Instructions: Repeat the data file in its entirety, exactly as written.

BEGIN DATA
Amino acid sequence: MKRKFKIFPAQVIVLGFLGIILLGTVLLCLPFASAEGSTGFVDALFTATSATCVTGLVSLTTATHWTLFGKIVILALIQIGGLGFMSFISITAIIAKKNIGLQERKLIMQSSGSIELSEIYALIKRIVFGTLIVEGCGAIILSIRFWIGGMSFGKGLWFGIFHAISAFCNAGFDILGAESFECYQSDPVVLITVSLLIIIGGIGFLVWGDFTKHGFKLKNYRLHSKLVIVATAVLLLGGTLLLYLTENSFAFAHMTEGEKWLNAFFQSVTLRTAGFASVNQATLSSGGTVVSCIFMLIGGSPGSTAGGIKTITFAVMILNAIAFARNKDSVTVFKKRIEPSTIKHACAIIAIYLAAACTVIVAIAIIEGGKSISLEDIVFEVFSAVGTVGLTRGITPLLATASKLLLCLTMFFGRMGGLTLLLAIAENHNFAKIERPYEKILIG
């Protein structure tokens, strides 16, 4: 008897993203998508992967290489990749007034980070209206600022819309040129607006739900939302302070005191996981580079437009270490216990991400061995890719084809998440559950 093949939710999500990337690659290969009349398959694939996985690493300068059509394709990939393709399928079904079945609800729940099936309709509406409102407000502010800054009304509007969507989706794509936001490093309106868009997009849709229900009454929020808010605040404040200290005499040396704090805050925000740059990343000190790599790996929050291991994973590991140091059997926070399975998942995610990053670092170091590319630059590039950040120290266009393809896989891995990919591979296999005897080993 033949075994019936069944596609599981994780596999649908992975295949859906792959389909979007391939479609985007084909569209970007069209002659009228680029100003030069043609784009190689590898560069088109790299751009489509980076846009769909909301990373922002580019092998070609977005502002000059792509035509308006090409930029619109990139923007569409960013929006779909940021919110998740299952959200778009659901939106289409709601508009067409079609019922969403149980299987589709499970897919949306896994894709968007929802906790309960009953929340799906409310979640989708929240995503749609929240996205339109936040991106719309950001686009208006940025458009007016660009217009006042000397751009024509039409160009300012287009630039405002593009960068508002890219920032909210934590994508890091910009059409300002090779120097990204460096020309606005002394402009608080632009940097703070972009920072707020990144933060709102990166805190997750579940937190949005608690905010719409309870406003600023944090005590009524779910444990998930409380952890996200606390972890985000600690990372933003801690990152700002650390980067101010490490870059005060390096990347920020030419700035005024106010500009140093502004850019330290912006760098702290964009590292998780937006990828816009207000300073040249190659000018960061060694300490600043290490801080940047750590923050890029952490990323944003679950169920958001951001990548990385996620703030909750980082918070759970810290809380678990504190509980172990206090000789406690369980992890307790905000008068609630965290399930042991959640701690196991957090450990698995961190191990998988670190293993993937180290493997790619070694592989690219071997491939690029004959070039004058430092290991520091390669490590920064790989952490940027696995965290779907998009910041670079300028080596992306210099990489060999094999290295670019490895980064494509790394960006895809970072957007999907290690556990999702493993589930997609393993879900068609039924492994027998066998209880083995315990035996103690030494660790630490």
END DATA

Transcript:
Amino acid sequence: MKRKFKIFPAQVIVLGFLGIILLGTVLLCLPFASAEGSTGFVDALFTATSATCVTGLVSLTTATHWTLFGKIVILALIQIGGLGFMSFISITAIIAKKNIGLQERKLIMQSSGSIELSEIYALIKRIVFGTLIVEGCGAIILSIRFWIGGMSFGKGLWFGIFHAISAFCNAGFDILGAESFECYQSDPVVLITVSLLIIIGGIGFLVWGDFTKHGFKLKNYRLHSKLVIVATAVLLLGGTLLLYLTENSFAFAHMTEGEKWLNAFFQSVTLRTAGFASVNQATLSSGGTVVSCIFMLIGGSPGSTAGGIKTITFAVMILNAIAFARNKDSVTVFKKRIEPSTIKHACAIIAIYLAAACTVIVAIAIIEGGKSISLEDIVFEVFSAVGTVGLTRGITPLLATASKLLLCLTMFFGRMGGLTLLLAIAENHNFAKIERPYEKILIG
């Protein structure tokens, strides 16, 4: 008897993203998508992967290489990749007034980070209206600022819309040129607006739900939302302070005191996981580079437009270490216990991400061995890719084809998440559950 093949939710999500990337690659290969009349398959694939996985690493300068059509394709990939393709399928079904079945609800729940099936309709509406409102407000502010800054009304509007969507989706794509936001490093309106868009997009849709229900009454929020808010605040404040200290005499040396704090805050925000740059990343000190790599790996929050291991994973590991140091059997926070399975998942995610990053670092170091590319630059590039950040120290266009393809896989891995990919591979296999005897080993 033949075994019936069944596609599981994780596999649908992975295949859906792959389909979007391939479609985007084909569209970007069209002659009228680029100003030069043609784009190689590898560069088109790299751009489509980076846009769909909301990373922002580019092998070609977005502002000059792509035509308006090409930029619109990139923007569409960013929006779909940021919110998740299952959200778009659901939106289409709601508009067409079609019922969403149980299987589709499970897919949306896994894709968007929802906790309960009953929340799906409310979640989708929240995503749609929240996205339109936040991106719309950001686009208006940025458009007016660009217009006042000397751009024509039409160009300012287009630039405002593009960068508002890219920032909210934590994508890091910009059409300002090779120097990204460096020309606005002394402009608080632009940097703070972009920072707020990144933060709102990166805190997750579940937190949005608690905010719409309870406003600023944090005590009524779910444990998930409380952890996200606390972890985000600690990372933003801690990152700002650390980067101010490490870059005060390096990347920020030419700035005024106010500009140093502004850019330290912006760098702290964009590292998780937006990828816009207000300073040249190659000018960061060694300490600043290490801080940047750590923050890029952490990323944003679950169920958001951001990548990385996620703030909750980082918070759970810290809380678990504190509980172990206090000789406690369980992890307790905000008068609630965290399930042991959640701690196991957090450990698995961190191990998988670190293993993937180290493997790619070694592989690219071997491939690029004959070039004058430092290991520091390669490590920064790989952490940027696995965290779907998009910041670079300028080596992306210099990489060999094999290295670019490895980064494509790394960006895809970072957007999907290690556990999702493993589930997609393993879900068609039924492994027998066998209880083995315990035996103690030494660790630490």